Microsoft has sold its stake in news website MSNBC.com, marking an end to the heady period of integration between new and old media giants epitomised by the 10-year-long merger of AOL and Time Warner, which began in January 2000 and ended in December 2009.
Microsoft joined with NBC, the veteran American broadcaster, to create the 24-hour news channel MSNBC back in 1996, and the two companies built the joint venture into something which could compete with CNN and Fox News on its own terms. Often with a pronounced liberal viewpoint, the channel was known for its strong focus on political news, and became closely identified with its outspoken anchor Keith Olbermann. In 2005, however, Microsoft disinvested itself of the news channel. The company had been struggling with its relationship to TV news for years, with CEO Steve Ballmer saying in 2001 that, "if we were starting it now, as good an operation as it is, I don't think we would have started it".
The channel's website stayed a joint venture, however. MSNBC.com was an easier fit for Microsoft, but still led to problems for both companies. NBC was frustrated by the internal competition between its own, fully controlled, NBCNews.com and its 50 per cent share in MSNBC.com, as well as being hurt by the inability to sell adverts on MSNBC as a package with internet and television components. Microsoft, meanwhile, did not appreciate being forced to have its main news portal rely exclusively on one provider, as Bob Visse, general manager for MSN, told the Associated Press:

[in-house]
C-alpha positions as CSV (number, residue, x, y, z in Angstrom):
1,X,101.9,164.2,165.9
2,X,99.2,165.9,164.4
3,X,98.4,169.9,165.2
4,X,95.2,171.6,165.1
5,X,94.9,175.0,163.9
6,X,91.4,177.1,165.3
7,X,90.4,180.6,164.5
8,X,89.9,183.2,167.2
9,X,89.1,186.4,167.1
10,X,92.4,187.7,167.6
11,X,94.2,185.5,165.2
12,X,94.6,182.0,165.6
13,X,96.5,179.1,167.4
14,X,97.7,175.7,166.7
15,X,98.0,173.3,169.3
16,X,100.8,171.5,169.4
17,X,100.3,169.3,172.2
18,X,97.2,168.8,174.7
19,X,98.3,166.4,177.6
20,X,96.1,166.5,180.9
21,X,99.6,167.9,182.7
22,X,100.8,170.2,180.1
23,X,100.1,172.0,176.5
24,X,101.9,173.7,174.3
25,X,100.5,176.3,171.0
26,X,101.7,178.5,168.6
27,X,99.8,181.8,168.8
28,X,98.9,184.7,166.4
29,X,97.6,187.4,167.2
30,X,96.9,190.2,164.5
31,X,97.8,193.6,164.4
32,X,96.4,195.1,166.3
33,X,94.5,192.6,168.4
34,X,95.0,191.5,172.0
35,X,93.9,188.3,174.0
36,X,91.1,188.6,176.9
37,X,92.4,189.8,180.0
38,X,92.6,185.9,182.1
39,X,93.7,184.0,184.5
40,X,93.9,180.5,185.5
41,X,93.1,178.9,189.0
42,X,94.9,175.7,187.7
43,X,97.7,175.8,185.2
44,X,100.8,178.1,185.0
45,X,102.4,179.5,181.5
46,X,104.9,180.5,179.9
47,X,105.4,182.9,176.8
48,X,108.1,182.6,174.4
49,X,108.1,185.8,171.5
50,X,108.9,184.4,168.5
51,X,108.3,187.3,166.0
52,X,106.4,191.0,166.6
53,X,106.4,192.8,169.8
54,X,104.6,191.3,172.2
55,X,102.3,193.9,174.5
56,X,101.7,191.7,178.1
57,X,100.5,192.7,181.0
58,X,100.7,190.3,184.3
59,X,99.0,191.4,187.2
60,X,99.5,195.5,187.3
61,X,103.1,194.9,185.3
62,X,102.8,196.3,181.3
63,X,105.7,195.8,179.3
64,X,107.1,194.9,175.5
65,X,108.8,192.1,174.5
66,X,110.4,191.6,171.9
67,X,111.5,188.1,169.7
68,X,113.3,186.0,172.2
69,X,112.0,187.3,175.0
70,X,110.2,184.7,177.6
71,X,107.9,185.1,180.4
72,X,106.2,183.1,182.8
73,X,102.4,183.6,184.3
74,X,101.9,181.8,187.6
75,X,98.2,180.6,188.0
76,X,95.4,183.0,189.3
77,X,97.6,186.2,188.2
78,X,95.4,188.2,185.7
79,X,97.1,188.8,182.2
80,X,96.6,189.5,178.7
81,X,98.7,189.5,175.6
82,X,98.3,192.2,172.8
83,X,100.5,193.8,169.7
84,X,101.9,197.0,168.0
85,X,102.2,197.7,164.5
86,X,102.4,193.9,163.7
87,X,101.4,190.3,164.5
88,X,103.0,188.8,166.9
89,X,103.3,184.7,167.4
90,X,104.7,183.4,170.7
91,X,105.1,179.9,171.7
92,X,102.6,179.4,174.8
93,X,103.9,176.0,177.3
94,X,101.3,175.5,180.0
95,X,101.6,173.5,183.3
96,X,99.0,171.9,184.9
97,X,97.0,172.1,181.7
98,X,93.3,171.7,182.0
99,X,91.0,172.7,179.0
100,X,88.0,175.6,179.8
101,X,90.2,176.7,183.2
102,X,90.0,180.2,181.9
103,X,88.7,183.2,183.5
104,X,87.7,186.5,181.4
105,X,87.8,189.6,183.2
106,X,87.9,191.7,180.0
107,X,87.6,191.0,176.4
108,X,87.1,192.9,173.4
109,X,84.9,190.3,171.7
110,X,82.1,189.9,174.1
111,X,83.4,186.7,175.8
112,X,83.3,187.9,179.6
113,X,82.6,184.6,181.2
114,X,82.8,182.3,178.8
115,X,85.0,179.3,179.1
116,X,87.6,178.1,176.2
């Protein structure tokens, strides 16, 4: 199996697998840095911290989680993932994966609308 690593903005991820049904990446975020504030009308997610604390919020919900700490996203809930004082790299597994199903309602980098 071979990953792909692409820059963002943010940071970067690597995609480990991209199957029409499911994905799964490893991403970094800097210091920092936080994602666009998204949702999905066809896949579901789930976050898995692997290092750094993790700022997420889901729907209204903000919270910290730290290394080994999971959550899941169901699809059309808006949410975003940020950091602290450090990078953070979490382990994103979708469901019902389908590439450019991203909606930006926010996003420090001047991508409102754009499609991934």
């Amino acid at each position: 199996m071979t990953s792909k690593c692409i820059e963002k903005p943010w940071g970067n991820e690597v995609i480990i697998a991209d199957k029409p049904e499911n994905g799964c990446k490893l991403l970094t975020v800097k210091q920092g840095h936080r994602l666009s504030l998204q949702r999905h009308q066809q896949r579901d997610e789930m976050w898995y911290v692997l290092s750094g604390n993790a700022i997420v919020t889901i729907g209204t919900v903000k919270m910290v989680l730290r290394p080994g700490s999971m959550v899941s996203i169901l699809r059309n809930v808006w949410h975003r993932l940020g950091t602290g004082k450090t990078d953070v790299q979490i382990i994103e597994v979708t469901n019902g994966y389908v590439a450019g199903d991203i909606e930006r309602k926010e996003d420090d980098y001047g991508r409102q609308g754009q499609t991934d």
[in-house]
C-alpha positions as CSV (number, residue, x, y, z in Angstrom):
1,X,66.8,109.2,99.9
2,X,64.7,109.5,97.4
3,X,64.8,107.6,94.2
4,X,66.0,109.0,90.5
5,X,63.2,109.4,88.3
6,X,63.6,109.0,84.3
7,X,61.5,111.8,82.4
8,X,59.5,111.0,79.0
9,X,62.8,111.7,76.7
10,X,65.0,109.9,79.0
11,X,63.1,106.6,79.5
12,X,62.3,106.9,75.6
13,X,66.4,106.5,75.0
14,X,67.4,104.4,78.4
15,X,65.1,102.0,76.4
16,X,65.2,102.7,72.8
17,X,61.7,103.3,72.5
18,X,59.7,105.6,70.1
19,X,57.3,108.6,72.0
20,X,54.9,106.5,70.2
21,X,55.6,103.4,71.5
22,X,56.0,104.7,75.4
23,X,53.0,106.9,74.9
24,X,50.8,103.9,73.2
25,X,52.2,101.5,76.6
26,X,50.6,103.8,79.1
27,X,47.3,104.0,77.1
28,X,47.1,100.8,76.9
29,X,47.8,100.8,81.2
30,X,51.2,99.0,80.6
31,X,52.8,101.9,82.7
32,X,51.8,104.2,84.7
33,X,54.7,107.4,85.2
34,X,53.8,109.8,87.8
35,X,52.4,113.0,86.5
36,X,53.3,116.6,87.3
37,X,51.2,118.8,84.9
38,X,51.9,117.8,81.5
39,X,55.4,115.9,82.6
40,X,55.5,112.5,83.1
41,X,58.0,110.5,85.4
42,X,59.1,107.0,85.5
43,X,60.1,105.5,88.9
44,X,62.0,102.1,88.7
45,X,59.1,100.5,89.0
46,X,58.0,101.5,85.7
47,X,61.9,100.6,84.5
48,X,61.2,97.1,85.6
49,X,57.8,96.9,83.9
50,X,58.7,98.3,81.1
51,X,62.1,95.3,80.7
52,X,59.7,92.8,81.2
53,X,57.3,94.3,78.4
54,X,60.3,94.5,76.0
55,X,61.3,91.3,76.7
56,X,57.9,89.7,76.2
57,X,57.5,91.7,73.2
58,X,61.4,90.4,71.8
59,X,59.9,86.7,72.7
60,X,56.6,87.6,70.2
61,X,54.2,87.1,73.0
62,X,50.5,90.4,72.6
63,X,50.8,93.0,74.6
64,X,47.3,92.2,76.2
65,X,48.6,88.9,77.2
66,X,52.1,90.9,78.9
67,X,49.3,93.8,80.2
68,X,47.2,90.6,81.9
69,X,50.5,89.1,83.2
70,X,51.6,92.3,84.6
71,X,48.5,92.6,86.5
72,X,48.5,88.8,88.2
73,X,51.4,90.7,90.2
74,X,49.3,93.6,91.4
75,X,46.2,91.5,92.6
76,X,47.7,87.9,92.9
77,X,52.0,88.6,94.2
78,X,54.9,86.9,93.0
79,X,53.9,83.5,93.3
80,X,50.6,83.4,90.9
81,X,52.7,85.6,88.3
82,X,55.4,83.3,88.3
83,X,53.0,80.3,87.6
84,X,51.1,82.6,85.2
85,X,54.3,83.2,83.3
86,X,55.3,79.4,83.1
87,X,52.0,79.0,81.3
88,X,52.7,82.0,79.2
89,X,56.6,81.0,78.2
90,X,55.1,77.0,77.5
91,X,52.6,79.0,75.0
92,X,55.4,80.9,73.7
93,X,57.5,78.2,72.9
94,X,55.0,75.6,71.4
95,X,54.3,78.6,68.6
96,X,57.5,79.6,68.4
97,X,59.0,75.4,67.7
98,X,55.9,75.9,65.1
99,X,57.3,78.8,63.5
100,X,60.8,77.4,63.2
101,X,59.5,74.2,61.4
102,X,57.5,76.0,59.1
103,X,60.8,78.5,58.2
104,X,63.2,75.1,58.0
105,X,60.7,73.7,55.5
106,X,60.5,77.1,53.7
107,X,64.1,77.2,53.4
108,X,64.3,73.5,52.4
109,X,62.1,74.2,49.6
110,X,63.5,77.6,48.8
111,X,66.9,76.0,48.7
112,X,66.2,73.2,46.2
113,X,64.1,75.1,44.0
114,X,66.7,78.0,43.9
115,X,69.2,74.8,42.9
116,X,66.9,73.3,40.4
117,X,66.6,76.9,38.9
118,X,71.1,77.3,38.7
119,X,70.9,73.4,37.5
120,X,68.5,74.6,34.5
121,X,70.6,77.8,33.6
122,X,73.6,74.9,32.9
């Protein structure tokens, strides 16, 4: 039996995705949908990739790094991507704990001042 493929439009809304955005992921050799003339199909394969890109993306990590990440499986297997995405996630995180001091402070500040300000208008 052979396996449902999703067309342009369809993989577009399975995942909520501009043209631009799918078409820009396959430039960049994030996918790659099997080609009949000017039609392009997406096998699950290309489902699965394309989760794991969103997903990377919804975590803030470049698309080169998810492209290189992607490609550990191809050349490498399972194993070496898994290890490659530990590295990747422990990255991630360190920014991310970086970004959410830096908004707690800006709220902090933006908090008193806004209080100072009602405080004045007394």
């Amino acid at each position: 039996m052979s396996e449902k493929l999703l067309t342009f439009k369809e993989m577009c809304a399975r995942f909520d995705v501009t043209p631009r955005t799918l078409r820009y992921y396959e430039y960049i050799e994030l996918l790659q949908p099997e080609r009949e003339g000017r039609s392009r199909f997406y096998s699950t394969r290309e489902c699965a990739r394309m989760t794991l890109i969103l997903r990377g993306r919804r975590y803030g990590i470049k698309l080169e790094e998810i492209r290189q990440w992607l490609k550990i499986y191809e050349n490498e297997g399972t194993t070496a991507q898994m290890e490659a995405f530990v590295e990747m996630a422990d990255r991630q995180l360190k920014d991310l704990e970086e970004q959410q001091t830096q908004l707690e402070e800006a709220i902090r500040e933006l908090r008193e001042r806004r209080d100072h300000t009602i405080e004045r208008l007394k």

Being limited to MSNBC.com content was problematic to us because we couldn't have the multiple news sources and the multiple perspectives that our users were telling us that they wanted.
As Tim Carmody argues at the Verge, the most interesting outcome of the news is that Microsoft will reportedly be starting original online reporting this autumn:
MSN will be building a brand-new news team of approximately 100 journalists, or roughly the same size as the original group of reporters behind MSNBC.com at its launch in 1996.
MSN's pairing of an online portal with original news puts them in competition with similar sites like AOL and Yahoo. But for stories and placement on MSN's home page, the new news outfit will now also be competing with its old partner NBCNews.com.
As new media and old media both converge to being simply "media", it seems that old allies are becoming new competitors. But the outcome of that competition remains very much up in the air.